An Exercise in Self-Indulgence or a Supremely Intellectual Modern Satire
While going through a spate of reading mythological literature and fiction, I came across Amazon’s recommendation to read Shashi Tharoor’s The Great Indian Novel. Curiosity made me purchase the novel and few pages into the book I was recommending it to all readers with similar book interests. The intricacies of word play and the liberal usage of intelligent pun made this a humorous and enthralling read. It stands high on the pedestal of a modern satire and is impressive.
Mothering a Muslim by Nazia Erum is an important book in our times. As the world embraces Islamophobia in daily rhetoric and our own nation walks a thin line of communal irrationality, Muslims are increasingly living threatened lives. The fear embeds in the minds and hearts of mothers, who face simple but difficult choices even in selecting a socially-acceptable name, when a child is born into a Muslim family. Do all mothers face this diabolical question – would the child be bullied and socially ostracized if the child’s name connects it to a community? Not all but a Muslim mother, surely, be it in any part of the globe.
The Window Seat is a collection of articles by journalist Supriya Sharma as she undertakes a 2,500-kilometer train journey across India. The compilation is available on the scroll.in site and is aptly complemented by photos from this vast stretch of land as it readies itself to vote in the 2015 Indian elections. In this blog piece, I look at a few key elements that emerge after reading the compilation. It is a satisfying and insightful read but most importantly it is a compelling work.
Arshia Sattar‘s collection of 18 stories from Hindu mythology is written in the genre of retelling of the myths, as popularized by Devdutt Pattanaik. When I got Garuda and the Serpents from Juggernaut publishers, I was elated to see the beautifully illustrated cover page. The inside of the book revealed more beautiful renditions in bright colors by talented illustrator, Ishan Trivedi, who loves to bring the mythologies to life on canvas. My 11-year old son, an avid reader, was also attracted by the vibrant book cover.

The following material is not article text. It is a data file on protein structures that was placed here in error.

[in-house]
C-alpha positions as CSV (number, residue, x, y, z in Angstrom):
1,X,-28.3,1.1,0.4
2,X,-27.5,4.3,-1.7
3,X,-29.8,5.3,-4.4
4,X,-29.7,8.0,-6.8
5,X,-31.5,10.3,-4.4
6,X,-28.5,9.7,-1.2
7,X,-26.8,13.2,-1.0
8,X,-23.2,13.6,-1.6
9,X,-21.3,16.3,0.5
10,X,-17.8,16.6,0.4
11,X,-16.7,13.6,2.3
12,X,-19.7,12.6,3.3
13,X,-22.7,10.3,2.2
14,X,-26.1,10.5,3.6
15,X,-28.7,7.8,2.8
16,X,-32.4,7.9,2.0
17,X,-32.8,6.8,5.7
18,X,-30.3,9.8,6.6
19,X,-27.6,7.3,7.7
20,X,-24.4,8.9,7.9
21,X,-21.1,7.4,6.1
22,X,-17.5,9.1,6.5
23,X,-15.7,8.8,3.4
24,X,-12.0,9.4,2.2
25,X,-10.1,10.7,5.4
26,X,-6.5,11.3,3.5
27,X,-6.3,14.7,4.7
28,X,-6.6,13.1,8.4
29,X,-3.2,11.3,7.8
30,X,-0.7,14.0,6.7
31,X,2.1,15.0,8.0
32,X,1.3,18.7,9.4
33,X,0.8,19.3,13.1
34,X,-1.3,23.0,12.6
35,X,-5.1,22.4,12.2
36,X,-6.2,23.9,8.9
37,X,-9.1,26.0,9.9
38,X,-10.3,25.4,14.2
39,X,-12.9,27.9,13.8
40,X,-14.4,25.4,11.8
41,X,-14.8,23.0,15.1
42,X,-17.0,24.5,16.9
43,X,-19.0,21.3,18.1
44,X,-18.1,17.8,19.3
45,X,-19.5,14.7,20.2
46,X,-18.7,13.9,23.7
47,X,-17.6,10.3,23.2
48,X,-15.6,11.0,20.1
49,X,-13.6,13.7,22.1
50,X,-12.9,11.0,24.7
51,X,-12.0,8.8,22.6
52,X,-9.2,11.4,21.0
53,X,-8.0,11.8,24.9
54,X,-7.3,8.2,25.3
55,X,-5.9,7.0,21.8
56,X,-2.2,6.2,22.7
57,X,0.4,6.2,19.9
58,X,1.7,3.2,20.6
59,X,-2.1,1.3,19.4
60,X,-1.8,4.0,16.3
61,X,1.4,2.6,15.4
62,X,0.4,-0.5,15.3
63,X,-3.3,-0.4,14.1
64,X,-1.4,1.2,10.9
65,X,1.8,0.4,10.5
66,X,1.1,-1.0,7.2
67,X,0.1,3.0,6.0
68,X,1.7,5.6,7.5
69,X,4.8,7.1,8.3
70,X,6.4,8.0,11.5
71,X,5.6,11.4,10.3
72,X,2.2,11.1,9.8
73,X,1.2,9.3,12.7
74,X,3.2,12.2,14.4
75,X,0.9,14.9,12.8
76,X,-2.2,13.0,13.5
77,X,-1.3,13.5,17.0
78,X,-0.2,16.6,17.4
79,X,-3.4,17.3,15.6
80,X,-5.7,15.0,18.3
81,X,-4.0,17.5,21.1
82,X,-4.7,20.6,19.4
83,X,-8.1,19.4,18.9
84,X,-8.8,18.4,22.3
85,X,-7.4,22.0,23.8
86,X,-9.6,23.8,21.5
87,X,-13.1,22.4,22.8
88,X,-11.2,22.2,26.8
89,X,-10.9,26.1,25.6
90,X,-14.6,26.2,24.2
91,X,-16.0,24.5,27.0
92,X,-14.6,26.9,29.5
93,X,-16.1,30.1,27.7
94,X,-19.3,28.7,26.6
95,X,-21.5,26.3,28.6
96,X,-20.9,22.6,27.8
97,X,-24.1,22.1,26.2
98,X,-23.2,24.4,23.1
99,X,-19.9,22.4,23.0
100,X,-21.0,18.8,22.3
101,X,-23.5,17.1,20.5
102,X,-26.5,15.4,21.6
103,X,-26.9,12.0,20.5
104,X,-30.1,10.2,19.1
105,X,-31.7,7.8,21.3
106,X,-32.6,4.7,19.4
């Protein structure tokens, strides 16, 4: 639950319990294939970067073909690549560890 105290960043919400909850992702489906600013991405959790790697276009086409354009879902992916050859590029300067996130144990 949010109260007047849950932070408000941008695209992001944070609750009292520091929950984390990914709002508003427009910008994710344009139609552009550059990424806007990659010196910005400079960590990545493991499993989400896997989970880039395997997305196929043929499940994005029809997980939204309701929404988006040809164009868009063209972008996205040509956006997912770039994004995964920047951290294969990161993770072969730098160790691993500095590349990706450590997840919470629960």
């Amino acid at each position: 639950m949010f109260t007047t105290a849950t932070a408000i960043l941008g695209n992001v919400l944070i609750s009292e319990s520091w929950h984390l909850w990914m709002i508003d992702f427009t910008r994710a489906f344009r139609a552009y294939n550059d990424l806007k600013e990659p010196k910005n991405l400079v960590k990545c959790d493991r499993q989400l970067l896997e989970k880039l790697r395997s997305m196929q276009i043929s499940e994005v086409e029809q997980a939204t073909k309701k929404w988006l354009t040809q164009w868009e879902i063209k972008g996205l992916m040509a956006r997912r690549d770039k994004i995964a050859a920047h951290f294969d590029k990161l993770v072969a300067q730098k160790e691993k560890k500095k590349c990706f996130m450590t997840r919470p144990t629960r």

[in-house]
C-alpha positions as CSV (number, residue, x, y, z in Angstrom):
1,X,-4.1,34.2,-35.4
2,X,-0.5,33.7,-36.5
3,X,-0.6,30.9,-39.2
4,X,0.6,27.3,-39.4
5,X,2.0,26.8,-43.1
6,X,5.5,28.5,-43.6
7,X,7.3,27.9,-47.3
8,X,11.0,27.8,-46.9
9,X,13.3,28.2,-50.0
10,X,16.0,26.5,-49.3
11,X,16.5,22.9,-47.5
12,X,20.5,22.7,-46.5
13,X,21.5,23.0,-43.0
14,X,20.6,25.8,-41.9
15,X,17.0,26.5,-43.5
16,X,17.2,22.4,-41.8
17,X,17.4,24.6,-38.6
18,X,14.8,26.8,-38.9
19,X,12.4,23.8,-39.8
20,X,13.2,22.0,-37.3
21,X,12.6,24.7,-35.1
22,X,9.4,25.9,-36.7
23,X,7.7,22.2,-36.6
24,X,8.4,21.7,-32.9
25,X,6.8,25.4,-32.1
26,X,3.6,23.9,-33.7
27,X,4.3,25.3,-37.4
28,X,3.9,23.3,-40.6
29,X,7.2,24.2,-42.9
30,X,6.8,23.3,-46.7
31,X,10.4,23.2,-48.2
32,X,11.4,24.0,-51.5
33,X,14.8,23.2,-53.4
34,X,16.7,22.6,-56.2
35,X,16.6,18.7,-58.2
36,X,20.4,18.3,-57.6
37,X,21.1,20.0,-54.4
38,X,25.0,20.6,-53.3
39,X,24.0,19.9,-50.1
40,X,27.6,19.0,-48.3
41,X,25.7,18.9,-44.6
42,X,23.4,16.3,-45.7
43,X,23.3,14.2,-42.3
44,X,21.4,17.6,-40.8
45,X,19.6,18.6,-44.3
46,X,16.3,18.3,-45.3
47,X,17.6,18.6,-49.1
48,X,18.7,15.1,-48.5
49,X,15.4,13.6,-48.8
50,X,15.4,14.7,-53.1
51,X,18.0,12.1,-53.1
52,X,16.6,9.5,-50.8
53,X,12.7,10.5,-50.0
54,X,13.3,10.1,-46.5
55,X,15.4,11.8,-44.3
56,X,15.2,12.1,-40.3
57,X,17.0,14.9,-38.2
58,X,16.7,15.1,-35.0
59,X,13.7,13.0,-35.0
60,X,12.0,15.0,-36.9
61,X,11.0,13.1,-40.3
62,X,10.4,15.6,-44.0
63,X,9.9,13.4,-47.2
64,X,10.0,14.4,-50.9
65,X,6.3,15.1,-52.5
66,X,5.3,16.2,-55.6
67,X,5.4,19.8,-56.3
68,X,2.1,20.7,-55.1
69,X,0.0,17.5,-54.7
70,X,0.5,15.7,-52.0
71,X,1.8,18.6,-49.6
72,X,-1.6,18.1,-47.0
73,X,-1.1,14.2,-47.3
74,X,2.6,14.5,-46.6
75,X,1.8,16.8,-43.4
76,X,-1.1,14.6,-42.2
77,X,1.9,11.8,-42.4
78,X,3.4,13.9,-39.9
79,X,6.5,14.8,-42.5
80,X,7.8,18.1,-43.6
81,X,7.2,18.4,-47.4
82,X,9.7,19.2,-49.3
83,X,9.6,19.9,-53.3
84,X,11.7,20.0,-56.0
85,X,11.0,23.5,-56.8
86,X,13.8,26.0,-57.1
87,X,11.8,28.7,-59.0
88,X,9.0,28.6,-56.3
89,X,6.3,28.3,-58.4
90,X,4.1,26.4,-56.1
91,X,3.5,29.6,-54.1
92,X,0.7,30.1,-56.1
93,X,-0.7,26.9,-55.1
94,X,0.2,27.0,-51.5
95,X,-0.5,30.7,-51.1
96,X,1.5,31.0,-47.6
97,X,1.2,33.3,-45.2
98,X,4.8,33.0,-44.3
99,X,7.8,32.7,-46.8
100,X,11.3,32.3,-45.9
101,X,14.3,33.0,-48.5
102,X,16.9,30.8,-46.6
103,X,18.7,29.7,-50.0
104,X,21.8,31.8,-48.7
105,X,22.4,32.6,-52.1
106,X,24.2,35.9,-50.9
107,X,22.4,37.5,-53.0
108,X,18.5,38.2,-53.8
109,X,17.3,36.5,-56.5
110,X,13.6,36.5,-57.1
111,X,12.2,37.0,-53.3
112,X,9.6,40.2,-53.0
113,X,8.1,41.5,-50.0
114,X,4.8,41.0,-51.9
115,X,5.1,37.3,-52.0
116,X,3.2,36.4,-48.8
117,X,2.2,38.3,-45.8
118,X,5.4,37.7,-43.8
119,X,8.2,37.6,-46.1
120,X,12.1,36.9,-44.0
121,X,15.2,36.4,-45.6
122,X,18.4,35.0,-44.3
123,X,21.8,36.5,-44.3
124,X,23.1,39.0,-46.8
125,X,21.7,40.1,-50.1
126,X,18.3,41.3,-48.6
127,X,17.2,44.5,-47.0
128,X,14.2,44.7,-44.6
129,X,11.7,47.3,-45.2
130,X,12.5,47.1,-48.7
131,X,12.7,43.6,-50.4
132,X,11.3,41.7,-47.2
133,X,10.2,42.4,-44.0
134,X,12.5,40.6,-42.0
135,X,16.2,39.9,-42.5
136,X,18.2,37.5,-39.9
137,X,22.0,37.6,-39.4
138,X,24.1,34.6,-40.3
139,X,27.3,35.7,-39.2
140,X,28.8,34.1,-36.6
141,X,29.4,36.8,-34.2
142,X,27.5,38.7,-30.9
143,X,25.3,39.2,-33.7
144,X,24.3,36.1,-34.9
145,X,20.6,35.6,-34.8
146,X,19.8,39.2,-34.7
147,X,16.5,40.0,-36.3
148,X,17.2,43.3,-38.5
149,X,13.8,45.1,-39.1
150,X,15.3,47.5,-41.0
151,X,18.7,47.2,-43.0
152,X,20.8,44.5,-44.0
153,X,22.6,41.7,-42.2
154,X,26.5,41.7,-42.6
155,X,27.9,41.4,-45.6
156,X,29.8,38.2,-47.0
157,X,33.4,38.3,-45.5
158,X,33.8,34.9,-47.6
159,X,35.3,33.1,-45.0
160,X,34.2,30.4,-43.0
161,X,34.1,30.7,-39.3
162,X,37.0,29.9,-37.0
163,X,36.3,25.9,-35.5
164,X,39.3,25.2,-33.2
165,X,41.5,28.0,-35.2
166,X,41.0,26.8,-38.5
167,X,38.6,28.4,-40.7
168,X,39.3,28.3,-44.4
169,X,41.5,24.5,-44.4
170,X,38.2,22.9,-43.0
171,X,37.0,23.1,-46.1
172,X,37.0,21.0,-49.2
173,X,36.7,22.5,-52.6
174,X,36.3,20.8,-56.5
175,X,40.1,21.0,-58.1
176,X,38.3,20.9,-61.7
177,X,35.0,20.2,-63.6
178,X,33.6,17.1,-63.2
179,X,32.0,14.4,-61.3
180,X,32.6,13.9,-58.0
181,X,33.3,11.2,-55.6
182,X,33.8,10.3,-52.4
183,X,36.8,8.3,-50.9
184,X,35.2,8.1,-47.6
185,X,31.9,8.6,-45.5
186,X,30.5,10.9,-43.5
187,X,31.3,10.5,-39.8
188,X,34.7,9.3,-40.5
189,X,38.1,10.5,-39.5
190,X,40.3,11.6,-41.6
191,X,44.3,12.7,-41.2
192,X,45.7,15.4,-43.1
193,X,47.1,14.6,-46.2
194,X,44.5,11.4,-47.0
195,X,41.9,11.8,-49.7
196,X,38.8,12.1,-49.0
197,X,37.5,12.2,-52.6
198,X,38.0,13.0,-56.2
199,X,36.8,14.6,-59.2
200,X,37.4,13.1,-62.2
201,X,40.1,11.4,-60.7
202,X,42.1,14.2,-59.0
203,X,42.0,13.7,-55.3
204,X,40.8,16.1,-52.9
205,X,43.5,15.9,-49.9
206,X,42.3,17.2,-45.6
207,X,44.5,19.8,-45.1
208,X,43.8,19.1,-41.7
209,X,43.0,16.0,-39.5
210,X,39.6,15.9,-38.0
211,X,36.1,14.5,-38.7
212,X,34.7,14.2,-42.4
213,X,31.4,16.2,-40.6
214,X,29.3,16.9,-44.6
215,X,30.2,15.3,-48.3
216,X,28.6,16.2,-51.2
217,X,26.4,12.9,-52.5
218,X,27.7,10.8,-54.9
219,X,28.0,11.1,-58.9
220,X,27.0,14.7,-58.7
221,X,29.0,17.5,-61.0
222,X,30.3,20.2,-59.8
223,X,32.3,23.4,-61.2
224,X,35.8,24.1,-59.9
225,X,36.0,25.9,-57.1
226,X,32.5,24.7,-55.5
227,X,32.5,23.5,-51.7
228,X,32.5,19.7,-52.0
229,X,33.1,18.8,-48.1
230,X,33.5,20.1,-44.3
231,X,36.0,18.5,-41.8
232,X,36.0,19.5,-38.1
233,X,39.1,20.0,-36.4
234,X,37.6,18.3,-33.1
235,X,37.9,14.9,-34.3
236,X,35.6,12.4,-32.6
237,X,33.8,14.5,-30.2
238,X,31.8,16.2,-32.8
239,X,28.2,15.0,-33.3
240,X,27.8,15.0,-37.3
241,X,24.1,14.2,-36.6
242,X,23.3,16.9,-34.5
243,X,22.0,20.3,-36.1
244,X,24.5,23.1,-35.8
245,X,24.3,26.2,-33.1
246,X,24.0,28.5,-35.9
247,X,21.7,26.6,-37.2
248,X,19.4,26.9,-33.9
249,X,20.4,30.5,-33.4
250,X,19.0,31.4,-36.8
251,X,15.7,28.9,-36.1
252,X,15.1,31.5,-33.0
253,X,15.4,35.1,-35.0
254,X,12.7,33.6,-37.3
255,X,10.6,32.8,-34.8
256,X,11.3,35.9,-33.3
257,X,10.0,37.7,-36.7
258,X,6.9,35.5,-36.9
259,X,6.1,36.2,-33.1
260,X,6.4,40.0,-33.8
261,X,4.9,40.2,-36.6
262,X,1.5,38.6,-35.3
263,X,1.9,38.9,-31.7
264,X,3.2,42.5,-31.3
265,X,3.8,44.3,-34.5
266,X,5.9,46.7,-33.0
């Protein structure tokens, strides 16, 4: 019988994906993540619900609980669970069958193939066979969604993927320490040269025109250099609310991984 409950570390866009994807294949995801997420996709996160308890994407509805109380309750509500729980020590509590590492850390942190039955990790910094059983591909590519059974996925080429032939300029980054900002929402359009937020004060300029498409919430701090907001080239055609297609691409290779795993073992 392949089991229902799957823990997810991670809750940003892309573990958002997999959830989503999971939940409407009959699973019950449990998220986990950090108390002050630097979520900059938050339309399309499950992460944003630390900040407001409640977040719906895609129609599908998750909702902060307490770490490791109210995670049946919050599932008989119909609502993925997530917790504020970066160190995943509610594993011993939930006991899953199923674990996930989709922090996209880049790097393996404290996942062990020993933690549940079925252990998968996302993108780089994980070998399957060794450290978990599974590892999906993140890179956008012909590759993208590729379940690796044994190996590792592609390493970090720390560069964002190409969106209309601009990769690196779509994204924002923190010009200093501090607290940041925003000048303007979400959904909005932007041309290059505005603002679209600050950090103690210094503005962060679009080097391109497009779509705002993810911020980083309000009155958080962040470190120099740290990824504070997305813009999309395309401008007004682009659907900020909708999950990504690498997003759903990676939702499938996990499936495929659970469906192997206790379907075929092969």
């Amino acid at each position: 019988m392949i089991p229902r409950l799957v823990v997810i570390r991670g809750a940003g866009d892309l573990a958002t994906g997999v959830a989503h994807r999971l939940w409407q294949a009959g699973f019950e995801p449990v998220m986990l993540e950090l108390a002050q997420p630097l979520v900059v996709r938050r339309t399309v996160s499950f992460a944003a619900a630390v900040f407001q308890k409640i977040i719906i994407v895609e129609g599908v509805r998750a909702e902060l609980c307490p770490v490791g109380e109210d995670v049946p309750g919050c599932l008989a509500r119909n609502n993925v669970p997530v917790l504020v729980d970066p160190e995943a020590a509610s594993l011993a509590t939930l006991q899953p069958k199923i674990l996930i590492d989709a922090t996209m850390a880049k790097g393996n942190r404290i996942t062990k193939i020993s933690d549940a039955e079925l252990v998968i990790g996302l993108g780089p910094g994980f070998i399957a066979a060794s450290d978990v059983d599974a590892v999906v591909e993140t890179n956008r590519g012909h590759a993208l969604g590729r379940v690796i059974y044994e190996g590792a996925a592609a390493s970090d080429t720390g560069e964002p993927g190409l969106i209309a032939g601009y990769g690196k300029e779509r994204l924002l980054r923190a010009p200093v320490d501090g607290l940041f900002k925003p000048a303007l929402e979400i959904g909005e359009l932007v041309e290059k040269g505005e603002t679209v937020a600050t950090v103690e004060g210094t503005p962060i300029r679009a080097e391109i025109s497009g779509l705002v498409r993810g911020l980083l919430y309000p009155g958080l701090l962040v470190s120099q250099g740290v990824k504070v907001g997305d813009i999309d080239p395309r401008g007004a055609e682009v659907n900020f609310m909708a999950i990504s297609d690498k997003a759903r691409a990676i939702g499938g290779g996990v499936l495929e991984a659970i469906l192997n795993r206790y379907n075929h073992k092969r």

When you don’t feel belonged, you are isolated, lonely, and then the voices in the head become larger than life, and the fine line between the real and the perceived diminishes.
The short story is a strong but difficult medium. In many ways it is more potent than a novel because it can leave an impact with few words, consuming little time. An observant writer can concoct many stories using everyday themes and images, telling extraordinary tales about ordinary people, evoking emotions and reactions from a diverse readership. In the preface to The Goat Thief, prolific Tamil short story writer, Perumal Murugan, talks about his own tryst with the skill of story writing and how he came to evolve his own style and rendition.